My DP finally lifted. I don't know how exactly but it was in the course of my therapy with you that something shifted. It was so subtle and slow I didn't notice it at first but when I look back, I'm amazed that I made it through. Ever grateful… Thank you.
Brian
Tidal's gifts as a therapist include a grounded, accepting presence, patience and a profound willingness to listen to me. The fact that he suffered from DP himself and found his way through gave me immense hope. He has a deep knowledge of DP that's coupled with his basic attitude of kindness, humour and generosity of spirit. He wants the best for you and I feel very pleased with the results of our work together. The fog is lifting!
Sarah
My own battle with depersonalization
As your therapist, I am proud to let you know that I fought my own battle with depersonalization—and won. That's why I chose to specialize in DP. I know all too well about the silent battle you are going through. I was detached from my self, feeling like my thoughts and my mind existed separately from my body. I would see myself doing things, as if I were in a movie or a play. I had no sense of time and my memories of my past would feel like they happened to someone else. I remember having no moods either. Things that used to cause a response in me did nothing. A beautiful painting? A vivid sunset? An emotional moment in my life where I knew I should be feeling something? Absolutely nothing moved me. I was also so detached, like an anthropologist from another planet, studying the human species. I would look at things that once meant a lot to me, and then not understand what I saw in them that made me love them. My mother used to complain about me: "You are in a daze!" She was right: everything was in a fog and the world sometimes seemed like a big funhouse mirror—very strange and contorted. Of course, the anxiety and rumination that accompanied all of these symptoms was intense. I would spend hours researching it, leading me on a perpetual tortured journey of questions without answers. I remember watching and analyzing everything about me, trapped in my brain, with every thought encircled by a million other thoughts about that thought.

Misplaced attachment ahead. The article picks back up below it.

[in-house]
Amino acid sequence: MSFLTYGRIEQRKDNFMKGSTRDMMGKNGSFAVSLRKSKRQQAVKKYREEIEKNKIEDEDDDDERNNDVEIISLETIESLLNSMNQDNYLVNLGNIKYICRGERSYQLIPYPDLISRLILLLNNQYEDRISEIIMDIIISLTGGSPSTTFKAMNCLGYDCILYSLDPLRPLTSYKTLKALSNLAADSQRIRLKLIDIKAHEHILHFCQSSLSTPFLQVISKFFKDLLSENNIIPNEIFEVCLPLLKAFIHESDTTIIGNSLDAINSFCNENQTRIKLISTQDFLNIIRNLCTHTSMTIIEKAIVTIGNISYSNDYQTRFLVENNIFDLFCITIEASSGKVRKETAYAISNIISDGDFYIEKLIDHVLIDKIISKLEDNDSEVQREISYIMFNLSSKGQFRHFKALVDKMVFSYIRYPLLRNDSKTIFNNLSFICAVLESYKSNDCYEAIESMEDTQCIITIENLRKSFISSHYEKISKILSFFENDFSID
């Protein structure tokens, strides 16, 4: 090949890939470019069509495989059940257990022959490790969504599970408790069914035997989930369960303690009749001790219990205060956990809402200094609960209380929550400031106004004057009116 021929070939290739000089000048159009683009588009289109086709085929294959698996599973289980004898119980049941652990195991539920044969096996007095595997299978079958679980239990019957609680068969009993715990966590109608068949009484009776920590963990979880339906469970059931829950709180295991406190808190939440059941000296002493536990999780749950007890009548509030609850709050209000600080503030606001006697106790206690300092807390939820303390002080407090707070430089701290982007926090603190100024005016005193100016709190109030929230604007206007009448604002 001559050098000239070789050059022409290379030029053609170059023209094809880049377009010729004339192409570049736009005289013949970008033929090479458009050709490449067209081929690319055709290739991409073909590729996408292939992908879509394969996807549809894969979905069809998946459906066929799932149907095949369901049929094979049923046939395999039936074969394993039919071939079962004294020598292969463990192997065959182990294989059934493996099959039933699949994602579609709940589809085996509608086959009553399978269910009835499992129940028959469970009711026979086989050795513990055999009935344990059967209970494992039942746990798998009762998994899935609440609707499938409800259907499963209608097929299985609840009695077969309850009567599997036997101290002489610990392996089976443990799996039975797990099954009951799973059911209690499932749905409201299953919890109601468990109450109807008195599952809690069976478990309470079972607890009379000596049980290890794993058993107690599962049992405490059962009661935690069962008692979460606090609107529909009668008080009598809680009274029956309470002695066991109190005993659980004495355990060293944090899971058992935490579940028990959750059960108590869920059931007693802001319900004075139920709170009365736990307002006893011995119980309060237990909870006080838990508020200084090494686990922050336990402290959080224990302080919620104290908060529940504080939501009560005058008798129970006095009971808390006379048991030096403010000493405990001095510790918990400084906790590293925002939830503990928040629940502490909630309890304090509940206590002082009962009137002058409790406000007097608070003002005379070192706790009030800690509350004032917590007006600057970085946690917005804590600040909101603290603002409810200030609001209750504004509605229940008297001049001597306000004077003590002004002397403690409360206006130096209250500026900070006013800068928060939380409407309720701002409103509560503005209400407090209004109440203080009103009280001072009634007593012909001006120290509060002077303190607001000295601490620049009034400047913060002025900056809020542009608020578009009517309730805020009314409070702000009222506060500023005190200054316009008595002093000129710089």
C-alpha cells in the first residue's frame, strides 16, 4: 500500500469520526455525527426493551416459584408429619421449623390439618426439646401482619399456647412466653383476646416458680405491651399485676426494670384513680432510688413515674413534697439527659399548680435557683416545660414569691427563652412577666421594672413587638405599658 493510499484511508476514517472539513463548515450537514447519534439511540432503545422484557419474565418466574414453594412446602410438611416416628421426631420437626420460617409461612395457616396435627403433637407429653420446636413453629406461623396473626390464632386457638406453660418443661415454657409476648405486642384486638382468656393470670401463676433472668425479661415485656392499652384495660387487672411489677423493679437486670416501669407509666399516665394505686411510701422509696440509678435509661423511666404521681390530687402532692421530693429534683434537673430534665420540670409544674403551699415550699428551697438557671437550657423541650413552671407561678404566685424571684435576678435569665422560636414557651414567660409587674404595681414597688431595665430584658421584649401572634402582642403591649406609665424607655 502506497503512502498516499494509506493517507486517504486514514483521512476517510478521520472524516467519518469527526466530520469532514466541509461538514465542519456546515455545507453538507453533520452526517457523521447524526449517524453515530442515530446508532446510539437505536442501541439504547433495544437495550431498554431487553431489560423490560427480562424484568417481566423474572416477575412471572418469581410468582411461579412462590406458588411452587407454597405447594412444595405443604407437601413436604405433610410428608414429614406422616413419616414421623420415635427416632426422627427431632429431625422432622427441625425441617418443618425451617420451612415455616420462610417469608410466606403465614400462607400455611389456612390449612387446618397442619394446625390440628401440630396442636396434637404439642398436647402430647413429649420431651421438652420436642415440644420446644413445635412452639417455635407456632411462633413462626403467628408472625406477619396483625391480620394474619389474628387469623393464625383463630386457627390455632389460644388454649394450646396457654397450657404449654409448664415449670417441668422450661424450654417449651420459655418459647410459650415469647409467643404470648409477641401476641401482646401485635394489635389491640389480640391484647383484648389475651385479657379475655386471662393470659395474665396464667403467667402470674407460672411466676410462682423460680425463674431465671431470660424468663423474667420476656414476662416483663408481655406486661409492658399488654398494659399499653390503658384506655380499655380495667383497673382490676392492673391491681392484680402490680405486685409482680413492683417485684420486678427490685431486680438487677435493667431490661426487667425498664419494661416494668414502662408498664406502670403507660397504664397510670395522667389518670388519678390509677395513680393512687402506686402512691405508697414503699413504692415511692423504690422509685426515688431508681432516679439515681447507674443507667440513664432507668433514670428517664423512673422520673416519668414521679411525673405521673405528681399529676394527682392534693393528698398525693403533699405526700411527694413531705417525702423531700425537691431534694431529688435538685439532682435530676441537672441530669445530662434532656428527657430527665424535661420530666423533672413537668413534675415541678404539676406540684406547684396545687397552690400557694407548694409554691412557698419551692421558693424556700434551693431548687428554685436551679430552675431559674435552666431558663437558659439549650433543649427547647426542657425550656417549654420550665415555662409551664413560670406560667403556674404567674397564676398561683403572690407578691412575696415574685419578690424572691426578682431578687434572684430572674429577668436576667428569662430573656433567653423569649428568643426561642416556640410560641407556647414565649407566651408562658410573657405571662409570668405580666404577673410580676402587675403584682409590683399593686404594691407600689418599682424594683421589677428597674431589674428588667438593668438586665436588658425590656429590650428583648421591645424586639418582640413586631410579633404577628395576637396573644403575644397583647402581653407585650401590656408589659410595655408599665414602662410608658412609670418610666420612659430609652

So, if I could climb out of DP, so can you. It's important to work with someone who fully understands this pernicious condition from the inside out. And yes, therapy takes work and time but that is why I am here. I offer kind, clear, professional help to you so that you can recover from your DP and get yourself to place you never thought you could be.

Next Step? Schedule your first session.


Schedule your first session with me by clicking either the "Schedule Session" button below or sending me a note using the "Contact Form" button.